This doctor assured plaintiff that there was no physical obstacle to his return to work, but informed him that the decision that he was qualified to do so must be made by Dr. W.M., Buffalo Creek's Chief Surgeon, to whose office in Cleveland Dr. S.M. would report his medical findings. After seeing Dr. S.M. plaintiff spoke to Downey asking for assistance in returning to work as soon as possible, and was told that nothing could be done before the Chief Surgeon had acted upon Dr. S.M.'s report. Plaintiff also wrote to Railroad Superintendent C.M. Johnke July 1, 1969 seeking an appointment for the purpose of discussing his return to work. (Plaintiff's Exhibit 1).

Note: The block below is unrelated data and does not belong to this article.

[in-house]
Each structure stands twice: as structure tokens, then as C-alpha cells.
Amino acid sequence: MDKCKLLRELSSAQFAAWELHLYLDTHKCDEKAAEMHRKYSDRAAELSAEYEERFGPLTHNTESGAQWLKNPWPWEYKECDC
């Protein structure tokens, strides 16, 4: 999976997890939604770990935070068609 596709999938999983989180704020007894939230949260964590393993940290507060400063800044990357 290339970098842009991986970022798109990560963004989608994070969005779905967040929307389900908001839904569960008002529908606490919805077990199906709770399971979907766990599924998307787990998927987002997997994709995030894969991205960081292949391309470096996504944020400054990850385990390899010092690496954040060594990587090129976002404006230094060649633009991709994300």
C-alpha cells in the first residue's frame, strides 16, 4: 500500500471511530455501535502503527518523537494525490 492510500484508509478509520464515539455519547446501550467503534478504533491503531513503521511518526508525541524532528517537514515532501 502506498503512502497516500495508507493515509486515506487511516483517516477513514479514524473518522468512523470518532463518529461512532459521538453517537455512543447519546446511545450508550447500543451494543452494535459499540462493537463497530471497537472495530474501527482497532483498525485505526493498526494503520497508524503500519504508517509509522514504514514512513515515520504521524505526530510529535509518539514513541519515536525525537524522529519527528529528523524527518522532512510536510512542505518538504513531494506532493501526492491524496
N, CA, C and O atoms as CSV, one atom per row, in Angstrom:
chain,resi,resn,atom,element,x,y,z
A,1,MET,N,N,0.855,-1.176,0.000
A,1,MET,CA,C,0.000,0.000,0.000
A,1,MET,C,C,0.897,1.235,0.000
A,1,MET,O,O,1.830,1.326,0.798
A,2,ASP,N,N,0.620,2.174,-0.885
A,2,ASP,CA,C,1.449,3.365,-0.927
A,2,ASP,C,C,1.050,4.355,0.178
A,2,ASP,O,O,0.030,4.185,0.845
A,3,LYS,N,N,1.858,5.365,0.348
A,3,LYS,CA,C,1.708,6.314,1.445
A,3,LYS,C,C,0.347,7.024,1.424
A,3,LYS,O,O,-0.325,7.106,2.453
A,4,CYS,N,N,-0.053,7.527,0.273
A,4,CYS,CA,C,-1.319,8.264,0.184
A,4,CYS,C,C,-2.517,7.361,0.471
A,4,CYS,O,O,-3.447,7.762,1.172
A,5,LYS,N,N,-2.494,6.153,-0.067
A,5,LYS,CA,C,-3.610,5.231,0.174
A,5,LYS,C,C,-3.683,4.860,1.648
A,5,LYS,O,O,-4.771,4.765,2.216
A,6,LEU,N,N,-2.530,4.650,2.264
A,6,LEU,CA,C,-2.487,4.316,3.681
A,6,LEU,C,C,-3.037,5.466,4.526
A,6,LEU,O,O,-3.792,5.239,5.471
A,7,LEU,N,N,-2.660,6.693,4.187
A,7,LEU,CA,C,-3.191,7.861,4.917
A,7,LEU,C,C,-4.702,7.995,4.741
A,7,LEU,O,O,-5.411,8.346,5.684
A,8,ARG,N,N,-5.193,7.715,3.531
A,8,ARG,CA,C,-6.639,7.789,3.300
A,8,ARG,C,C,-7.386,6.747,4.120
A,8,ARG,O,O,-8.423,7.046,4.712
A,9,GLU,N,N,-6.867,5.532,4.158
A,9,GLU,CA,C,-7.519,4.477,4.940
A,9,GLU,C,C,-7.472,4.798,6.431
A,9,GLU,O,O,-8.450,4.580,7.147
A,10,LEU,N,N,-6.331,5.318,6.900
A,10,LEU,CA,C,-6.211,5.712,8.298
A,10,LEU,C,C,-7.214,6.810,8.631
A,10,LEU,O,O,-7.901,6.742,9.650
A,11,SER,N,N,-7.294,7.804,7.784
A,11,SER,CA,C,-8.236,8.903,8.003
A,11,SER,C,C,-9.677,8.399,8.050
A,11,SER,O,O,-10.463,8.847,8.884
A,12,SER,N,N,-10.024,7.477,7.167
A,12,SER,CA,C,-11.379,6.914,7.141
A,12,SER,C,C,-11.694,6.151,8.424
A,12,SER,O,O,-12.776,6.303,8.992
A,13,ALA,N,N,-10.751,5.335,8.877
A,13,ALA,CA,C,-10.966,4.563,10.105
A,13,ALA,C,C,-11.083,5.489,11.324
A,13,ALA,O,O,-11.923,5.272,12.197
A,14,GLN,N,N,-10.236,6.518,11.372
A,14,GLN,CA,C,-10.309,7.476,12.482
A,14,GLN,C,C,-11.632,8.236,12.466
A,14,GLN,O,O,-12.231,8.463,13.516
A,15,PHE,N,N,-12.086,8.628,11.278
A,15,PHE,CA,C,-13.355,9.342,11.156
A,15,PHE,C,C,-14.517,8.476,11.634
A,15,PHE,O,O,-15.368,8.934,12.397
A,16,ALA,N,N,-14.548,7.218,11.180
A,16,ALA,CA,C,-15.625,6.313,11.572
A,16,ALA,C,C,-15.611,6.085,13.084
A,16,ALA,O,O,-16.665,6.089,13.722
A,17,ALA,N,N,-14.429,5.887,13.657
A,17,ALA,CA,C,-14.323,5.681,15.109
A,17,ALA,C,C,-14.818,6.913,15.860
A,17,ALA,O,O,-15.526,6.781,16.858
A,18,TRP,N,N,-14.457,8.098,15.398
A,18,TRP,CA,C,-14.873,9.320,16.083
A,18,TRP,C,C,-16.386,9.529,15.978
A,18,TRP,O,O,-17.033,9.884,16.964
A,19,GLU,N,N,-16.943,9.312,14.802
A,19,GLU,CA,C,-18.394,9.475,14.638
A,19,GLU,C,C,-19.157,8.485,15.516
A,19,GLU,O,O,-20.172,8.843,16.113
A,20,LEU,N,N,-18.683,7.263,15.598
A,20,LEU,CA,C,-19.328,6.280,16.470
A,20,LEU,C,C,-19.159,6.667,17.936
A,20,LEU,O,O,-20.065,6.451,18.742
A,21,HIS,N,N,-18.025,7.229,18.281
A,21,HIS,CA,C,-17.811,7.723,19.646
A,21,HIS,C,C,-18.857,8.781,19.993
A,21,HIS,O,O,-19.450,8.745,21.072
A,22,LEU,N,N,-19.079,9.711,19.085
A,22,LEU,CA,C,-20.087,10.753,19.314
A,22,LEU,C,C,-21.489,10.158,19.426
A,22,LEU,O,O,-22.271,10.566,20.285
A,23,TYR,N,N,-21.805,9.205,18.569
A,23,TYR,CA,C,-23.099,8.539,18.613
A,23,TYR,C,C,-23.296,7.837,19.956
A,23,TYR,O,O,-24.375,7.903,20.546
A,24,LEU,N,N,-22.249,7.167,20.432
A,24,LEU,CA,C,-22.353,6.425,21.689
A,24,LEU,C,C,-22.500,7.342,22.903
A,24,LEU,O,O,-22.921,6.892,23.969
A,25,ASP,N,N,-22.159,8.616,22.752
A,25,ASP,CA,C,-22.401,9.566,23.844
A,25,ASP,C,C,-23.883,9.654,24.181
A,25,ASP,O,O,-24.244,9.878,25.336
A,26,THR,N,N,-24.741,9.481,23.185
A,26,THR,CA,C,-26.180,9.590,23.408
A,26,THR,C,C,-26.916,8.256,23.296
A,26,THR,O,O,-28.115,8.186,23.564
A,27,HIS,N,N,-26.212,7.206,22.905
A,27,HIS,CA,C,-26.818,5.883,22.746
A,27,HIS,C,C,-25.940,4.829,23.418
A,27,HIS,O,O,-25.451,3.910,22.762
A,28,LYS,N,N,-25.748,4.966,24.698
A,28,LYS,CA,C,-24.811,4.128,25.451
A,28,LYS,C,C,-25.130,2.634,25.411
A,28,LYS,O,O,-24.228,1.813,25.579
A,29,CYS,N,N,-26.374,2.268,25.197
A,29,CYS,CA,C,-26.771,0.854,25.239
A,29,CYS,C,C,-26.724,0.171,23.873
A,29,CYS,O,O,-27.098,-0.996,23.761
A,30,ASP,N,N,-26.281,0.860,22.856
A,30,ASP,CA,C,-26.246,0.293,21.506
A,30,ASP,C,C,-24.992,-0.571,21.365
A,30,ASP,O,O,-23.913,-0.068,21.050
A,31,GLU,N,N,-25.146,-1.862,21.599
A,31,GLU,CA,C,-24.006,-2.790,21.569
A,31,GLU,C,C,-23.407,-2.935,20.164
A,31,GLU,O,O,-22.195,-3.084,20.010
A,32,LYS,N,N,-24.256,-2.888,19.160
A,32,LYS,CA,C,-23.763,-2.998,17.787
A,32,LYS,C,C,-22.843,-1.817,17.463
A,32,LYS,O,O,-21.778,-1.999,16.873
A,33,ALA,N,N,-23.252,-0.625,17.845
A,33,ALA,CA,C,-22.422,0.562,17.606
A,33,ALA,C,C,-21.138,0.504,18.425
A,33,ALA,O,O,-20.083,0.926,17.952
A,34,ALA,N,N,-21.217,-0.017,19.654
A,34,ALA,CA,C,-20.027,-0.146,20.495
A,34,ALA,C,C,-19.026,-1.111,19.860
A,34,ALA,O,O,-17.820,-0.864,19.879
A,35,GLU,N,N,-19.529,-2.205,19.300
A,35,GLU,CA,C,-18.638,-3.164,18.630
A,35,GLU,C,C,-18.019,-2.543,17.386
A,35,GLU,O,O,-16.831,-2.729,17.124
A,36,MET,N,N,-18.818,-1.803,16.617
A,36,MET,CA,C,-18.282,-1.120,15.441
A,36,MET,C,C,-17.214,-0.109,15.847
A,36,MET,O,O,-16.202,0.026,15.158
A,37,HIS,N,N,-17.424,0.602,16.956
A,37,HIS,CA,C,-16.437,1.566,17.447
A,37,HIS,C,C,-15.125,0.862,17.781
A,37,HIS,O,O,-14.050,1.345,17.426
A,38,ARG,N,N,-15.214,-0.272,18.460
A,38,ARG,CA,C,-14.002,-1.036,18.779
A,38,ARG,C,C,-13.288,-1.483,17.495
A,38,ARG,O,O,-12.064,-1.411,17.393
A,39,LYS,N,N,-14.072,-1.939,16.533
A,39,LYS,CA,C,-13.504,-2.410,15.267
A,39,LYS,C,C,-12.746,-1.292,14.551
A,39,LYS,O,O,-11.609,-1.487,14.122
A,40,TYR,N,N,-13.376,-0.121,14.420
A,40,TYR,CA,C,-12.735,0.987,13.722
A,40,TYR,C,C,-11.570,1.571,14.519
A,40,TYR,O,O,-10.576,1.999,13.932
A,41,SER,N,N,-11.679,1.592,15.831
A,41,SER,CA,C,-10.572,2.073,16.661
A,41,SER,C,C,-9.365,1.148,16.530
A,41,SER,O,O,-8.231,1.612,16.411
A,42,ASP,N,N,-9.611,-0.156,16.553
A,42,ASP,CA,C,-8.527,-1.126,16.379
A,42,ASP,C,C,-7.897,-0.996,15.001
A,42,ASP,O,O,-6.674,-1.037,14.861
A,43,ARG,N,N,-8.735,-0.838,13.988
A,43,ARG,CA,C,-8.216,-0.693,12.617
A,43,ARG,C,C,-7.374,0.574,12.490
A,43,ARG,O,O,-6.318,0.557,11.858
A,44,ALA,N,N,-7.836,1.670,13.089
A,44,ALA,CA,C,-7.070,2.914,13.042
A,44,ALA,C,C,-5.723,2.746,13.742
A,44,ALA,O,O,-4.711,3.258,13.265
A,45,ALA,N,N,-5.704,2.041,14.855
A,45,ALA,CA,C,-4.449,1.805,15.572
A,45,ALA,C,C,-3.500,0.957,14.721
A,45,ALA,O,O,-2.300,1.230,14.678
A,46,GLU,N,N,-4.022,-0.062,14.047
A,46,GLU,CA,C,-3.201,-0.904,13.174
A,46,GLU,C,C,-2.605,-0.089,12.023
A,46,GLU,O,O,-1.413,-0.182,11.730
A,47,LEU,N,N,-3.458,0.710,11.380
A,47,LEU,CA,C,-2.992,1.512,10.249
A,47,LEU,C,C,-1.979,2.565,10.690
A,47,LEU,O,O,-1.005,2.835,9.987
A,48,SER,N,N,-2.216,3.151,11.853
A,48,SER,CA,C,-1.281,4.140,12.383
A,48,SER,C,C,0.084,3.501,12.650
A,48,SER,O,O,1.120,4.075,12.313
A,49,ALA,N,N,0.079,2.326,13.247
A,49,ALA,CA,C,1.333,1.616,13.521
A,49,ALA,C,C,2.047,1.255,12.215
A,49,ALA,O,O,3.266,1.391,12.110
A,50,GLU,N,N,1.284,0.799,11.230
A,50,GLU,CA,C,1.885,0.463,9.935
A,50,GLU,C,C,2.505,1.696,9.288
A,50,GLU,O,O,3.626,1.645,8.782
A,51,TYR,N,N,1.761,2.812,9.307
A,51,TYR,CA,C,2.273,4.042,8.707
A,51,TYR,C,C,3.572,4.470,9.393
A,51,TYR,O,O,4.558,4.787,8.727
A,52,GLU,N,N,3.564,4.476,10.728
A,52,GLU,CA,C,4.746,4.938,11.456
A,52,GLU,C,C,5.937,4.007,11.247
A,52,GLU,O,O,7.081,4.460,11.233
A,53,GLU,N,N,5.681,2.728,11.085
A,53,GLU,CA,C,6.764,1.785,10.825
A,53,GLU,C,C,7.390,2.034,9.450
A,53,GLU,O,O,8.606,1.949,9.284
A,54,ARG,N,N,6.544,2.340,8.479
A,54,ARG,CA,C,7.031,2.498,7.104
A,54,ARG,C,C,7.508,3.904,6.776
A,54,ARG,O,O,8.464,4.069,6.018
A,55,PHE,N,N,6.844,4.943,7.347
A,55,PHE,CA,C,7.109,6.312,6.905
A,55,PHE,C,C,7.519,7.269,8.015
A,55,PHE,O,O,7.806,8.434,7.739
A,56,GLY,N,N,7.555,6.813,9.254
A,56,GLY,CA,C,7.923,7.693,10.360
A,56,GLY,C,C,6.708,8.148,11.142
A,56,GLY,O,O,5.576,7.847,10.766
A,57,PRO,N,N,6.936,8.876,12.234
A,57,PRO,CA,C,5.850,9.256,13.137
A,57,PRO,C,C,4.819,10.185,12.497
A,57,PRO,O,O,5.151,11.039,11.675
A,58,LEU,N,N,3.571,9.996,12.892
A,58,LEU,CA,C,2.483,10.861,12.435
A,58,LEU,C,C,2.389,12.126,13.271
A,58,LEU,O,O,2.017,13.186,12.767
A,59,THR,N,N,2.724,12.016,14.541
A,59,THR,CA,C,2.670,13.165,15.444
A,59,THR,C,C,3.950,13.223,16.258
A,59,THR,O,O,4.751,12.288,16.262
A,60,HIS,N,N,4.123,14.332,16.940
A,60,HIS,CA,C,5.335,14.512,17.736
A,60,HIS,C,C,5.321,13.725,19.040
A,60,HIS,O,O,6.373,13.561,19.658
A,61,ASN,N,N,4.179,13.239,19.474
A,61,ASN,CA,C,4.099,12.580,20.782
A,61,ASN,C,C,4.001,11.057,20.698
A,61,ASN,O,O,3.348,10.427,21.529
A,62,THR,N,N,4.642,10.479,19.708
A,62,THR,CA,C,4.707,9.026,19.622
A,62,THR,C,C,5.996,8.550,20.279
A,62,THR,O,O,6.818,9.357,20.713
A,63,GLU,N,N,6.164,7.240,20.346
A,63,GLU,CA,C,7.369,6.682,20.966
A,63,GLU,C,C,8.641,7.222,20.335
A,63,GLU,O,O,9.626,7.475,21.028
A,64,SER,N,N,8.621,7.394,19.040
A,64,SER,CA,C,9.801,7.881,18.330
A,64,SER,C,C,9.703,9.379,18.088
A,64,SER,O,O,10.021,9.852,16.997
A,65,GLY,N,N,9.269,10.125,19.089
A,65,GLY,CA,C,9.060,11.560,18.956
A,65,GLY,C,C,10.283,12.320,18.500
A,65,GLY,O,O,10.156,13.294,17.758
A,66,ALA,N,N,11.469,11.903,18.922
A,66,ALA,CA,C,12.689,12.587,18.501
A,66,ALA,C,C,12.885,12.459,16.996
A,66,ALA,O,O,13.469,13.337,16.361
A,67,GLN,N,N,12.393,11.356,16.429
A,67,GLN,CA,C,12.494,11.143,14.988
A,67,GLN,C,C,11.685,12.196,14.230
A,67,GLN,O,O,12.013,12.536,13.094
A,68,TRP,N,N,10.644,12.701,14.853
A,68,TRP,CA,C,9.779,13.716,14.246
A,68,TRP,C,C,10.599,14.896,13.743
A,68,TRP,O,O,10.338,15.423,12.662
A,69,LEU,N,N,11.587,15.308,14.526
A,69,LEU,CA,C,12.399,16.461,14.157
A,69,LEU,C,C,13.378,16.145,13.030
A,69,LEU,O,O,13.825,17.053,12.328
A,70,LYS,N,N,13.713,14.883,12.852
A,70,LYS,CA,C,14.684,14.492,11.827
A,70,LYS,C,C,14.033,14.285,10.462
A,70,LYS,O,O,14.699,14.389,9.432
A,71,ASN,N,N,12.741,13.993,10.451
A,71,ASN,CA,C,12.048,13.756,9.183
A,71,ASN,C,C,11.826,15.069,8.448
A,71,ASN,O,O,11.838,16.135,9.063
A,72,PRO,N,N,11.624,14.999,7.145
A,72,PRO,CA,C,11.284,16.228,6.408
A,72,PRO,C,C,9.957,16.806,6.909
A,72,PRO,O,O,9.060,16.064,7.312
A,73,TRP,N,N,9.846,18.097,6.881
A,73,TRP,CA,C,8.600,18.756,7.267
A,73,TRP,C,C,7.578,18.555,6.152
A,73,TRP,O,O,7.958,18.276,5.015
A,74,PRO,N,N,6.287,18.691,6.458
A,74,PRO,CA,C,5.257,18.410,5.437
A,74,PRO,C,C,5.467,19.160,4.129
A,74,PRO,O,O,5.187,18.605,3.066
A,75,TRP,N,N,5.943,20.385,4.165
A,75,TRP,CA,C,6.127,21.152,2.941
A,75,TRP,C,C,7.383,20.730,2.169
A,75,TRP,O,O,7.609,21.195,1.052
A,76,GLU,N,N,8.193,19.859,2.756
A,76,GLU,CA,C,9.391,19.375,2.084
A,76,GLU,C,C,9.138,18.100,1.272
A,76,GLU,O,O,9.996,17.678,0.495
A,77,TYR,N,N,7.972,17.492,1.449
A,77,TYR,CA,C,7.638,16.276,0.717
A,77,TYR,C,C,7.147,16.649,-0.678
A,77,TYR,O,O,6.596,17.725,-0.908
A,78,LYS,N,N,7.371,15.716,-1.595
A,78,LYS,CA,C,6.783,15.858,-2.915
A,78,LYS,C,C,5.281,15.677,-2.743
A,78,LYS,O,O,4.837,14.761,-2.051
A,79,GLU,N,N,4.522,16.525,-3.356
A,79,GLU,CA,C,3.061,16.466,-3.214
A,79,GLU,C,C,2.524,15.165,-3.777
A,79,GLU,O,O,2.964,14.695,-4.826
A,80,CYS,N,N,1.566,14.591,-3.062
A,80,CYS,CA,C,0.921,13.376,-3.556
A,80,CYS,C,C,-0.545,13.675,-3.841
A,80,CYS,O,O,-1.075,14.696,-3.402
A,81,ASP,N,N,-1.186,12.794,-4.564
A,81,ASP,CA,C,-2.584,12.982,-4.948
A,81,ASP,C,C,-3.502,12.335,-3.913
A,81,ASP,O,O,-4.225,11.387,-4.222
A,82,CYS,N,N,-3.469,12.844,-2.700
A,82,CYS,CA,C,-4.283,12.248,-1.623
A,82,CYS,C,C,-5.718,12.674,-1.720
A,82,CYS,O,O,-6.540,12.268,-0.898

In his report to the Chief Surgeon (Defendant's Exhibit 5), Dr. S.M. indicated the surgical procedures plaintiff had undergone, that plaintiff had four to five bowel movements daily and that plaintiff had regained the fifty pounds he had lost through his illness and subsequent operations. He remarked that, due to the number of daily bowel movements, perhaps he should be placed in some capacity other than that of an engineer. Said report was received by the Chief Surgeon July 7, 1969. On July 22, 1969 the Chief Surgeon wrote to Johnke informing him that plaintiff "is disqualified for all service." (Plaintiff's Exhibit 2.) Upon learning of this communication in early August through his inquiries at Buffalo Creek's office, plaintiff contacted Downey who promised to investigate the matter for plaintiff. On August 9, 1969, in a letter (Plaintiff's Exhibit 3) that Downey admitted he "may have received" (Downey deposition 20), plaintiff wrote "I protest this action (his disqualification) and submit a grievance to you, Chairman Downey, Lodge 12, U.T.U., to initiate steps or procedures under Art. 27 of our Union Agreement which provides for an examination by (Chief Surgeon W.M.) of Cleveland and/or a neutral physician chosen by my physician and the Chief Surgeon (W.M.)." *fn1" Plaintiff also reminded Downey that his doctor had approved him for any type of work and plaintiff asked to be informed if he could be of any assistance in Downey's efforts on his behalf. On August 10, 1969, by a letter (Plaintiff's Exhibit 4) which Downey testified that he believed he had read (Downey deposition 23), plaintiff's wife expressed her inability to comprehend Downey's refusal to represent plaintiff in his effort to gain reinstatement, described her family's destitute circumstances and begged Downey either to utilize the proper procedures himself for plaintiff or to refer plaintiff to someone in the union with the capacity to process his grievance.